However, I think I’ve adopted a habit which seems to work whenever there is a melee nearby. I started doing this the last half of the game. After allowing two or three sloppy shots skidding right on the ice to go into the goal between my feet, I finally heeded some teammate’s admonitions to drop to my knees. “Drop down.” “Fall on it.” And so, anytime there was a frantic scrambling crowd anywhere near the goal, I’d drop down on my knees, shuffling about like a legless man on a cart, and THAT often ‘did the trick.’
And, THAT is perhaps the most surprising thing, “at my old age,” about this hockey-goalie thing. At home, doing yard work, sometimes during a hike, it seems that I can’t do much in the way of bending over, kneeling down, etc. It’s gotten so that when I’m emptying the clothes dryer and an item falls to the floor, I’ll wait until I’m done because something else often will fall, and I have only so many ‘bend over’s’ in me. But — during my 7-game hockey career — I now don’t even think (much) about falling down, laying down, dropping down, throwing my body on the ice, and getting back up. I get up relatively quickly, often in time to do it all over again a half-minute later. However, back home, emptying the dryer the next day, it’s the same old conservation of altitude…
There is no way my goals-allowed average will drop to less than ten — this season. I can only hope (and, yes, I think it’s true — ) that I stop at least 2/3’s of all shots. Yes, you’re right — many of those stopped shots are done simply by me standing there. But (of course) I’ll act like I meant it.
GAME EIGHT: I was on vacation the previous week and the team acquired a substitute goalie. I had mentioned missing the next game to them after my last game and they immediately began to talk about who they might get. Turns out someone knew a goalie from Montrose, a quite good one at that. They shut out the poor Firefighters 9 – 0. I bet they used at least another ‘ringer’ or two besides. During my only win, so far, there were at least two players drafted for the occasion from the ‘B’ league.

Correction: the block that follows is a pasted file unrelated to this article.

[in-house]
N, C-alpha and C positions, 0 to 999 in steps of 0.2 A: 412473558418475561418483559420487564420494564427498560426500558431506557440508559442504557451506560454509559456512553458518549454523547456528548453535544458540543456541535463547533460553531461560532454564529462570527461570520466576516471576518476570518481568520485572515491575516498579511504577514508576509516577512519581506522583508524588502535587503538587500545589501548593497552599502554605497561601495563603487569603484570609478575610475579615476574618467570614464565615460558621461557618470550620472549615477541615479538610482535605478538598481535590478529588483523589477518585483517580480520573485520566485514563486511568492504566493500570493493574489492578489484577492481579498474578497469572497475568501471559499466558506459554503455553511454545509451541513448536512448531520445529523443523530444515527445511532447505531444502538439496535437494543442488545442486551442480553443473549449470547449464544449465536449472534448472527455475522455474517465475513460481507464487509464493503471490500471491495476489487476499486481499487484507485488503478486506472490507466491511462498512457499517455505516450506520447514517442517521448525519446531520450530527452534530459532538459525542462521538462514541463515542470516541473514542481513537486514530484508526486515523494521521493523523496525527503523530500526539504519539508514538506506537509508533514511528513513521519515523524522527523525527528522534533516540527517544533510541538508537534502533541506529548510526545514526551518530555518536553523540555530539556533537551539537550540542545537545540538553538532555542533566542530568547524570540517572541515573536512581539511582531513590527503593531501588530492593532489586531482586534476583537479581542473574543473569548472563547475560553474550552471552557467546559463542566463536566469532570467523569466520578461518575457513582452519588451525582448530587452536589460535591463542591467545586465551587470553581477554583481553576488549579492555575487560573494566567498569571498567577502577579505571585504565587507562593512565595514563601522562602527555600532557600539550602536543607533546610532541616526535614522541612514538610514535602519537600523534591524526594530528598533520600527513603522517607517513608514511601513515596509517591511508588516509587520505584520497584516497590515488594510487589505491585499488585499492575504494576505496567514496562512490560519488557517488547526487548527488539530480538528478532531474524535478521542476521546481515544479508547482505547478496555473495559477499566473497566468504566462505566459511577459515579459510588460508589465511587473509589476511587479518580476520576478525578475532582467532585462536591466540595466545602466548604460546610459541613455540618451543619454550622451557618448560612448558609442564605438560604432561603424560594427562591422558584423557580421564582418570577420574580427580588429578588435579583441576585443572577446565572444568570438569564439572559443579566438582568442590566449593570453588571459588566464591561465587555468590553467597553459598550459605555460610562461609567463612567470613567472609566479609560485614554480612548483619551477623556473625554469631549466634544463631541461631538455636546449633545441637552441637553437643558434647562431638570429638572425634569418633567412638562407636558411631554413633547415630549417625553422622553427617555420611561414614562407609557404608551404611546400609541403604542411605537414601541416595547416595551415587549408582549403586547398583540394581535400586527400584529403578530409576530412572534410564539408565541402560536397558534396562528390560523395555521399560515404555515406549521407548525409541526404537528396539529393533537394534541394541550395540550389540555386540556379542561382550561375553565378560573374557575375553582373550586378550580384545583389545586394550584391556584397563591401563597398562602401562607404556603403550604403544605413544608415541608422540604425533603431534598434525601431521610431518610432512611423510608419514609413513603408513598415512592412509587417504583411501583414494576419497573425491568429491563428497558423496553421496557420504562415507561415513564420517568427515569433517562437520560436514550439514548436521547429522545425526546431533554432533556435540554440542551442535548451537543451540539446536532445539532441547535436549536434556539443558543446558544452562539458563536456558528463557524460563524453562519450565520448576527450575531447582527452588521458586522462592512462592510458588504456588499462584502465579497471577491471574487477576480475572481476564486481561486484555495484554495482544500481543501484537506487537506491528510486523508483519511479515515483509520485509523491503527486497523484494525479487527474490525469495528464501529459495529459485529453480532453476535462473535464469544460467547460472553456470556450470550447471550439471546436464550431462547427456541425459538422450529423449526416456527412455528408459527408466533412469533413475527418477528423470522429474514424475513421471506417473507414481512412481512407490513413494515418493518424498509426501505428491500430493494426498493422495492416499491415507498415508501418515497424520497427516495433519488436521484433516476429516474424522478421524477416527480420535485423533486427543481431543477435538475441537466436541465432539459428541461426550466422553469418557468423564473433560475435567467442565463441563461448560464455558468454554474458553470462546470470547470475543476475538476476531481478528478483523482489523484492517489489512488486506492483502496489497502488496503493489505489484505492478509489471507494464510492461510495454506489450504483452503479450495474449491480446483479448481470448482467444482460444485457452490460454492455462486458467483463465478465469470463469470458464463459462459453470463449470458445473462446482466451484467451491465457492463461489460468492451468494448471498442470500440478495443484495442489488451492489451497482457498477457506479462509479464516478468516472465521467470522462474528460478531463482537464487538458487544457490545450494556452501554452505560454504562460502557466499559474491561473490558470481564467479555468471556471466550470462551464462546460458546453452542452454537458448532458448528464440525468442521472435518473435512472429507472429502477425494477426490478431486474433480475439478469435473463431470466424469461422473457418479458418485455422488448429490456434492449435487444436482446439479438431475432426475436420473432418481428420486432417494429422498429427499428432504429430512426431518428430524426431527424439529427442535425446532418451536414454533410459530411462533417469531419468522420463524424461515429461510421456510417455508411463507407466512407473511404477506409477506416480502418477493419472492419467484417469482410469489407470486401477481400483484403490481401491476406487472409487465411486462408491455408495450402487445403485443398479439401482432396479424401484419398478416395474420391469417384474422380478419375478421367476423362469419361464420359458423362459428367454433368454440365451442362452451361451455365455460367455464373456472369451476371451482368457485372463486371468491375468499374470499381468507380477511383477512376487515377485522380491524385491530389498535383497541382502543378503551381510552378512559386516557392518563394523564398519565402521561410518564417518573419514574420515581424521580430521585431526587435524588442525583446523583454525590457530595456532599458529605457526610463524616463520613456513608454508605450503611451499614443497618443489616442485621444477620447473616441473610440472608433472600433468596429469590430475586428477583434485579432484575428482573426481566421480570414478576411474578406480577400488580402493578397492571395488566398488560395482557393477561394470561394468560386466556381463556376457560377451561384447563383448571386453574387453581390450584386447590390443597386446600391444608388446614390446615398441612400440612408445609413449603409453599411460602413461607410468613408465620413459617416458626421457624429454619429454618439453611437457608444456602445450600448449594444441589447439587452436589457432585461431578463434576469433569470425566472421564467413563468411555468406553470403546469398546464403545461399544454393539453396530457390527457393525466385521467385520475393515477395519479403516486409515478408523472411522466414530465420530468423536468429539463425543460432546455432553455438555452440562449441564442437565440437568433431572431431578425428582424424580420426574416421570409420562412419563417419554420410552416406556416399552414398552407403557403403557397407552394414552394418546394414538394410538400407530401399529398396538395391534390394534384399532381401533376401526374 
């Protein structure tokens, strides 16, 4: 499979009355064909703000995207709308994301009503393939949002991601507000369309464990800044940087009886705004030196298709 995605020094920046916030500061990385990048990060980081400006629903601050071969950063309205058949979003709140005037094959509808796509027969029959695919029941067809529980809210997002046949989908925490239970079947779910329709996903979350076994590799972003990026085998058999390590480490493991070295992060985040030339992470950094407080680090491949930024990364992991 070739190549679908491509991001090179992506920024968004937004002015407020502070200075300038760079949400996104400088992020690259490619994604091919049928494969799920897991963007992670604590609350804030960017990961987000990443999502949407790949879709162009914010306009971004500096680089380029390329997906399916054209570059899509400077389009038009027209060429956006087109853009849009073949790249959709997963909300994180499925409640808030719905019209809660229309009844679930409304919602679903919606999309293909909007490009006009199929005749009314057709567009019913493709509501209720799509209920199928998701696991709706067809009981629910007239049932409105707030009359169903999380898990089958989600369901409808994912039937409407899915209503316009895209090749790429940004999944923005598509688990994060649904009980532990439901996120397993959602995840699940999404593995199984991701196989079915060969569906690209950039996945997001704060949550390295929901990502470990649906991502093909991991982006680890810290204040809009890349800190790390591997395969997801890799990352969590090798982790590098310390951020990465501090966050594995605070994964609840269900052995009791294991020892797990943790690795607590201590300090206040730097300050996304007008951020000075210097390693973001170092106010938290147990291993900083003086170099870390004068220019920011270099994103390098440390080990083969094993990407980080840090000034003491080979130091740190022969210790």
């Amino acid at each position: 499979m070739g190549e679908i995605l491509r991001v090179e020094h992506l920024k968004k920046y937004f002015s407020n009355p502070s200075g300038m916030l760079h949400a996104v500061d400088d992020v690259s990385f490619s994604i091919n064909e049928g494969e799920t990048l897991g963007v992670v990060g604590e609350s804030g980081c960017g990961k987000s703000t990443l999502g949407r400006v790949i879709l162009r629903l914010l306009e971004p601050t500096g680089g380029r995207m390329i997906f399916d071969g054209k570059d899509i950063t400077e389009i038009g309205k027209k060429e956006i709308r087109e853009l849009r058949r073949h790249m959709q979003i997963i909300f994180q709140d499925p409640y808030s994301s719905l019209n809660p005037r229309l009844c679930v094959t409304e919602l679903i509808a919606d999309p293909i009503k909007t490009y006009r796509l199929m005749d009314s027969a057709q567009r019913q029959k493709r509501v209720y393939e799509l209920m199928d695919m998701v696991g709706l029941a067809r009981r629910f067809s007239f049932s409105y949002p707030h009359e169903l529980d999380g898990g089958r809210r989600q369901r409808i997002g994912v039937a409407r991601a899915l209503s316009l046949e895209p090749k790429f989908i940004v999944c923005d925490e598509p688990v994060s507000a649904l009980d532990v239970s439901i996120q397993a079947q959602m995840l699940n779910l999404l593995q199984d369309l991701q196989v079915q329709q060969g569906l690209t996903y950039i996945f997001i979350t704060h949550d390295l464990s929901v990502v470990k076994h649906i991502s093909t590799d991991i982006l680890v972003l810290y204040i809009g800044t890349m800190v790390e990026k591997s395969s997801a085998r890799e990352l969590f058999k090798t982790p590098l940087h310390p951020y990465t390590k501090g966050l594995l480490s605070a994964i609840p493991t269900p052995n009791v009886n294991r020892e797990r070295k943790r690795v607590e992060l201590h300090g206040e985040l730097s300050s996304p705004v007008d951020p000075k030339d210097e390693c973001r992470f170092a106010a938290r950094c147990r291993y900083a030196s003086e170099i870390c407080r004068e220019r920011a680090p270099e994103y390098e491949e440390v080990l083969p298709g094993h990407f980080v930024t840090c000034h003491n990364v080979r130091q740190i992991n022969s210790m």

When I arrived at the rink on game night I chatted with Curt, who opened the equipment room for me before each game so I could borrow the leg-pads, shoulder/chest pads, gloves, and stick. I sensed a note of disdain in his voice when he answered my inquiry about my team’s goalie the previous week. “Yeah, they brought in the San Juan team goalie. He’s of “A” league caliber.” If I correctly sensed disdain, it was due to Curt’s desire for, basically, novice teams to be mostly novice.
I also bumped into Jacoba, one of two women on our team. She’s married to Nick, and they regularly come down from Rifle. Maybe I’m just paranoid, but I felt that Nick was somewhat friendly when I first met him. Before the following and subsequent games, whenever I would come into the locker room Nick would look at me with a mixture of disgust and disbelief. Disbelief that it was I who showed up and not someone else. Anyhow, I was still in street clothes and I quipped, “you guys sure played a good game last week,”
She brightened. “Yeah, it’d be neat if we could always have that goalie.”
I smiled back. She didn’t recognize me, and if I were her, or anybody else on the team, I’d want a much better goalie.
We were playing the Firefighters again, and I was nervous, possibly more so than usual. If we lost, obviously it’d be MY FAULT. Also, due to the convoluted novice-league records and standings, if we lost we’d be tied with the Firefighters for last place, whereas if we won, we’d be tied for 2nd (it’s a 4-team league). Trivial details.